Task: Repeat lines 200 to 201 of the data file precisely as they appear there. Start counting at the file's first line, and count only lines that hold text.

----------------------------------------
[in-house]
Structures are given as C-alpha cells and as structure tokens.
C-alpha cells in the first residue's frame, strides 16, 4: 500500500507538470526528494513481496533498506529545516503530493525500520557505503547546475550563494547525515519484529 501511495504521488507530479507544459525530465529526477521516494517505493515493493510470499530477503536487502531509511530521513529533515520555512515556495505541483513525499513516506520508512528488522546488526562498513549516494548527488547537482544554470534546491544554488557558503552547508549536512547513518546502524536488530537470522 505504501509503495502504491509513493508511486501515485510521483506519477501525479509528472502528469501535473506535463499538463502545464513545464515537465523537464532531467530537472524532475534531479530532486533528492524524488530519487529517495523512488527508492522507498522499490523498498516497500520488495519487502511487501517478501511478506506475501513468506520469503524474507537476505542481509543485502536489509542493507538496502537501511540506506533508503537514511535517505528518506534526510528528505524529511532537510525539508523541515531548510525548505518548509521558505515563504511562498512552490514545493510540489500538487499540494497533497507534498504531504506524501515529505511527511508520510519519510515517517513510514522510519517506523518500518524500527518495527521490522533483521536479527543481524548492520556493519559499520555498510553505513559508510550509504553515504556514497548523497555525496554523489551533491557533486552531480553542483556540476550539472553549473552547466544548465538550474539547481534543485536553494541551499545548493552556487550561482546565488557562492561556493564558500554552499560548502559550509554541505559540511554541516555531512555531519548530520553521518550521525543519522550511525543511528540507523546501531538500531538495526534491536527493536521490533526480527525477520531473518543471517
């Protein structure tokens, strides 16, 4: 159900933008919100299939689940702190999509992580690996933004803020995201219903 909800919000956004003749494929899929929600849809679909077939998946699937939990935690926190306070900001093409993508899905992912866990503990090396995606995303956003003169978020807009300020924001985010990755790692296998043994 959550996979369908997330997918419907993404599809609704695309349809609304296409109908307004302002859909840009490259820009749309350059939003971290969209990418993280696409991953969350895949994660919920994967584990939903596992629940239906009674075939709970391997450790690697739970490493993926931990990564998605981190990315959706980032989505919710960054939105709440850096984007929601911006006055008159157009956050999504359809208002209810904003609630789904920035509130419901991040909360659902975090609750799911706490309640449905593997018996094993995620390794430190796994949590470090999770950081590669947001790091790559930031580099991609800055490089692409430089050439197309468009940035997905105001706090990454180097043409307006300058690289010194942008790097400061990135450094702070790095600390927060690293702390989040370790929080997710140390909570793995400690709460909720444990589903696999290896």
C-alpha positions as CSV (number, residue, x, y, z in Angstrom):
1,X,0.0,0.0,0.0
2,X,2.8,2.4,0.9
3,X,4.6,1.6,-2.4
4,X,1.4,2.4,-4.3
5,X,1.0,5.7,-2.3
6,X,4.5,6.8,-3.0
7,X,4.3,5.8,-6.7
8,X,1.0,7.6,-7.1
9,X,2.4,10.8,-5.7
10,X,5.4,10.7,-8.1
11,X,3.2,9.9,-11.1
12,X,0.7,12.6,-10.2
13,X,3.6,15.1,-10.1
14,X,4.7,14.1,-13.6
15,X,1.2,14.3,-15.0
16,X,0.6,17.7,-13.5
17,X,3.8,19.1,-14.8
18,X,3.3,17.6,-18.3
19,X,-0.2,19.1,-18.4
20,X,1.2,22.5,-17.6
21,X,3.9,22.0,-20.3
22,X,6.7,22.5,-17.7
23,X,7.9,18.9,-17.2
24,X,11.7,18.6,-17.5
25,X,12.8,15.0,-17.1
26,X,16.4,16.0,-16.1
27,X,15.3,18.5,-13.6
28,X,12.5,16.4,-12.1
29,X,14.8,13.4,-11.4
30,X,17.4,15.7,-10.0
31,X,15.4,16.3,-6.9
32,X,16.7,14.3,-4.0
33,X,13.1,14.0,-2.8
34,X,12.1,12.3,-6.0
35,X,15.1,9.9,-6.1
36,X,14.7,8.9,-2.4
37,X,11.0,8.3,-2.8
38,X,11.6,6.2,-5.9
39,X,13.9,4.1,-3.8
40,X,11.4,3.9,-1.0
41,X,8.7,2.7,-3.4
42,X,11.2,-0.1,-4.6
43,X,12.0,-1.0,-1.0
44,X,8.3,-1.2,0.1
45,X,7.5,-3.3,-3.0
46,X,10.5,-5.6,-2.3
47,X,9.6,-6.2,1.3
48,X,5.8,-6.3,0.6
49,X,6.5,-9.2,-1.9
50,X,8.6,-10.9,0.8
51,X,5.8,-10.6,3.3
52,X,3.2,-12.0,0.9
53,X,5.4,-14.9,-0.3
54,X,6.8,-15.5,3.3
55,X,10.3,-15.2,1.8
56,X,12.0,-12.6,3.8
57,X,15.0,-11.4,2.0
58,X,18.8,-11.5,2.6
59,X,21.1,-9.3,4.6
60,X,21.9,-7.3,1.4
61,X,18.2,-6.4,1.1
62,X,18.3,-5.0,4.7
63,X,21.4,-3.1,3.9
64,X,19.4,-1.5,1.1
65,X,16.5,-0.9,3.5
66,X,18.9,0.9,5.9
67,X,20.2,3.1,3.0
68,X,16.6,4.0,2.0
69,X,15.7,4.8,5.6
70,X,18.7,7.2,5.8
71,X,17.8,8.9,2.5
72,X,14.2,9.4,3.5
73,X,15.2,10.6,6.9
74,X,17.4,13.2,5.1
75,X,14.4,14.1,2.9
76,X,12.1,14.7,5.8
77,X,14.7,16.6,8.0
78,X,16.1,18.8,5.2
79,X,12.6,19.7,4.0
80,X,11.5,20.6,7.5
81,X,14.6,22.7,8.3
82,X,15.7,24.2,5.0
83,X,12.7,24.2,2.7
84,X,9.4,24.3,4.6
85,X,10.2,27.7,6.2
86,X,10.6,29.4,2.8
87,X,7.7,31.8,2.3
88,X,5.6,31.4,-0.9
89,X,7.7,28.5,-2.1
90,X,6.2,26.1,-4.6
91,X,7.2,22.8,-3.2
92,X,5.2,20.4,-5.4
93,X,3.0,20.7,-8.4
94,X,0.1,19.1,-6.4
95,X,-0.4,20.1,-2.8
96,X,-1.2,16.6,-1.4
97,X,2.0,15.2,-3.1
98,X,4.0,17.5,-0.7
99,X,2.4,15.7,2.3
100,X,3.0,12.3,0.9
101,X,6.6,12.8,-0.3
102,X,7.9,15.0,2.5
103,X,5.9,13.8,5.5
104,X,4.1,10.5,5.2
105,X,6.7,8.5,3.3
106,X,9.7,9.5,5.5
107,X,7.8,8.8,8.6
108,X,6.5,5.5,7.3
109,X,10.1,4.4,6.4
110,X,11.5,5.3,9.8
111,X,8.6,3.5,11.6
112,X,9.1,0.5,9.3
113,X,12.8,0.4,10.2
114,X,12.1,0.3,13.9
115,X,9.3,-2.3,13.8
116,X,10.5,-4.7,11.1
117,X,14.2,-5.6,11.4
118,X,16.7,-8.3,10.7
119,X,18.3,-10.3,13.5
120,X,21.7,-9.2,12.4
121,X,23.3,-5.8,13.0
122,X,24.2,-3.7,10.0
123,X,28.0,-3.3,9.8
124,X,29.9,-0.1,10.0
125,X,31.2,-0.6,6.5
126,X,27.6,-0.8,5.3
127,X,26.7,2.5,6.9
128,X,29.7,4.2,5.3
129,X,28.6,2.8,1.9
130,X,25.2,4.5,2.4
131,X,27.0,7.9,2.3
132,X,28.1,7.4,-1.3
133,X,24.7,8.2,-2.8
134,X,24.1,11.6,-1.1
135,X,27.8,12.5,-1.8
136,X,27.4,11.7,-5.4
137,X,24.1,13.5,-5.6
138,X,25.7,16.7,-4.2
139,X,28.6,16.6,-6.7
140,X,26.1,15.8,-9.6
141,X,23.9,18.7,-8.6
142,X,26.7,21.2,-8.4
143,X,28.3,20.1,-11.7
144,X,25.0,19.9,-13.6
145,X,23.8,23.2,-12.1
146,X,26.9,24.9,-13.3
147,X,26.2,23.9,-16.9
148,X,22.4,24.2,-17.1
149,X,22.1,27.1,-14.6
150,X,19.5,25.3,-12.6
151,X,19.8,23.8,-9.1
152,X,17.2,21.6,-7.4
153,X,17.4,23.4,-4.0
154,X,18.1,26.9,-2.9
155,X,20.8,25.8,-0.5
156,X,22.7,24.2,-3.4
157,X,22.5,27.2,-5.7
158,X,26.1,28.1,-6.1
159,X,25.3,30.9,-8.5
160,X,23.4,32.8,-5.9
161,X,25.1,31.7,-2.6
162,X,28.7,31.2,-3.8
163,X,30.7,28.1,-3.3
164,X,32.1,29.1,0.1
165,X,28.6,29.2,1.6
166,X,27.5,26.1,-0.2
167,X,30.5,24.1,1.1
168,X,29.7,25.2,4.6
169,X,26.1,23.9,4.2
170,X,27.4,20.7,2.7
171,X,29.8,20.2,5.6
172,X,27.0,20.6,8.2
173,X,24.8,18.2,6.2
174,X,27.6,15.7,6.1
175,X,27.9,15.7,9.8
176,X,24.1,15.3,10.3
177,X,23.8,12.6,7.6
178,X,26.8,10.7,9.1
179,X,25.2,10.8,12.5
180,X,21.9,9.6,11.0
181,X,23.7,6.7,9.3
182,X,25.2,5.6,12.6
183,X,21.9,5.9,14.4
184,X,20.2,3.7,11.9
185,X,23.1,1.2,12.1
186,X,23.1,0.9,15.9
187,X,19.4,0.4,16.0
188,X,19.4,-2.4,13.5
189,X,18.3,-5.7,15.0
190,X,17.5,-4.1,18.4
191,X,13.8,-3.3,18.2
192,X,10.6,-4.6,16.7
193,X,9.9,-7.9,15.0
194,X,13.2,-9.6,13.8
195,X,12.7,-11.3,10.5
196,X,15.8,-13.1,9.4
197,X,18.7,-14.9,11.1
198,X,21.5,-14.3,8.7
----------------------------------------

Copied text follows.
195,X,12.7,-11.3,10.5
196,X,15.8,-13.1,9.4